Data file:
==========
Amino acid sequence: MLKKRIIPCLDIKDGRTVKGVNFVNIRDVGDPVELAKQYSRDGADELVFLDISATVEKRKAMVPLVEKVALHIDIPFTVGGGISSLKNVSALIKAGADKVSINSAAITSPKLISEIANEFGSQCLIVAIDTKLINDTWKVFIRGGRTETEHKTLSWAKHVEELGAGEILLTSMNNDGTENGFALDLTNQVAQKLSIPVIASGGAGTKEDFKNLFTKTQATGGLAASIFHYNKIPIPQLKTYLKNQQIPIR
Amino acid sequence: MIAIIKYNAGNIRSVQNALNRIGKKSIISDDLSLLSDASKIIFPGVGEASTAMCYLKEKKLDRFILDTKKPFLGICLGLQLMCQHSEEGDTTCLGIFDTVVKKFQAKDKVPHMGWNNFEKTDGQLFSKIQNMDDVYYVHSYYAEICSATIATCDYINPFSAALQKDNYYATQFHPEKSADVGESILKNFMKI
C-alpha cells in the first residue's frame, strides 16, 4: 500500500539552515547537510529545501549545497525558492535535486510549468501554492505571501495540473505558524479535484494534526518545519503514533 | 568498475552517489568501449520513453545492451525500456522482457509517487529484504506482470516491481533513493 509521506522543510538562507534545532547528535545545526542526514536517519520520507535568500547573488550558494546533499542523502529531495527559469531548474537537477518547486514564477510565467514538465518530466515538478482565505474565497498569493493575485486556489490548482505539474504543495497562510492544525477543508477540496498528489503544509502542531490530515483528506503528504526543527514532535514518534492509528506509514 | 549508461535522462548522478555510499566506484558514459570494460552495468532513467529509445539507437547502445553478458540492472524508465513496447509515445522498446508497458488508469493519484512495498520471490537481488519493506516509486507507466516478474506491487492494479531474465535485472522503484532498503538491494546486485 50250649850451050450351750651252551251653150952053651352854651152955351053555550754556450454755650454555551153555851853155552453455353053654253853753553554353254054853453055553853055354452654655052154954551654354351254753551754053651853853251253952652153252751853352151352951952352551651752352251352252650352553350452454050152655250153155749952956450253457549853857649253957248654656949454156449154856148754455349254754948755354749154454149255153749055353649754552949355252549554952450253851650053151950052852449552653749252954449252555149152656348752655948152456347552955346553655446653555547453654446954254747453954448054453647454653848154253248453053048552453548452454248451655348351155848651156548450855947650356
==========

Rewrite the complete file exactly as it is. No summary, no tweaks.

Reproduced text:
Amino acid sequence: MLKKRIIPCLDIKDGRTVKGVNFVNIRDVGDPVELAKQYSRDGADELVFLDISATVEKRKAMVPLVEKVALHIDIPFTVGGGISSLKNVSALIKAGADKVSINSAAITSPKLISEIANEFGSQCLIVAIDTKLINDTWKVFIRGGRTETEHKTLSWAKHVEELGAGEILLTSMNNDGTENGFALDLTNQVAQKLSIPVIASGGAGTKEDFKNLFTKTQATGGLAASIFHYNKIPIPQLKTYLKNQQIPIR
Amino acid sequence: MIAIIKYNAGNIRSVQNALNRIGKKSIISDDLSLLSDASKIIFPGVGEASTAMCYLKEKKLDRFILDTKKPFLGICLGLQLMCQHSEEGDTTCLGIFDTVVKKFQAKDKVPHMGWNNFEKTDGQLFSKIQNMDDVYYVHSYYAEICSATIATCDYINPFSAALQKDNYYATQFHPEKSADVGESILKNFMKI
C-alpha cells in the first residue's frame, strides 16, 4: 500500500539552515547537510529545501549545497525558492535535486510549468501554492505571501495540473505558524479535484494534526518545519503514533 | 568498475552517489568501449520513453545492451525500456522482457509517487529484504506482470516491481533513493 509521506522543510538562507534545532547528535545545526542526514536517519520520507535568500547573488550558494546533499542523502529531495527559469531548474537537477518547486514564477510565467514538465518530466515538478482565505474565497498569493493575485486556489490548482505539474504543495497562510492544525477543508477540496498528489503544509502542531490530515483528506503528504526543527514532535514518534492509528506509514 | 549508461535522462548522478555510499566506484558514459570494460552495468532513467529509445539507437547502445553478458540492472524508465513496447509515445522498446508497458488508469493519484512495498520471490537481488519493506516509486507507466516478474506491487492494479531474465535485472522503484532498503538491494546486485 50250649850451050450351750651252551251653150952053651352854651152955351053555550754556450454755650454555551153555851853155552453455353053654253853753553554353254054853453055553853055354452654655052154954551654354351254753551754053651853853251253952652153252751853352151352951952352551651752352251352252650352553350452454050152655250153155749952956450253457549853857649253957248654656949454156449154856148754455349254754948755354749154454149255153749055353649754552949355252549554952450253851650053151950052852449552653749252954449252555149152656348752655948152456347552955346553655446653555547453654446954254747453954448054453647454653848154253248453053048552453548452454248451655348351155848651156548450855947650356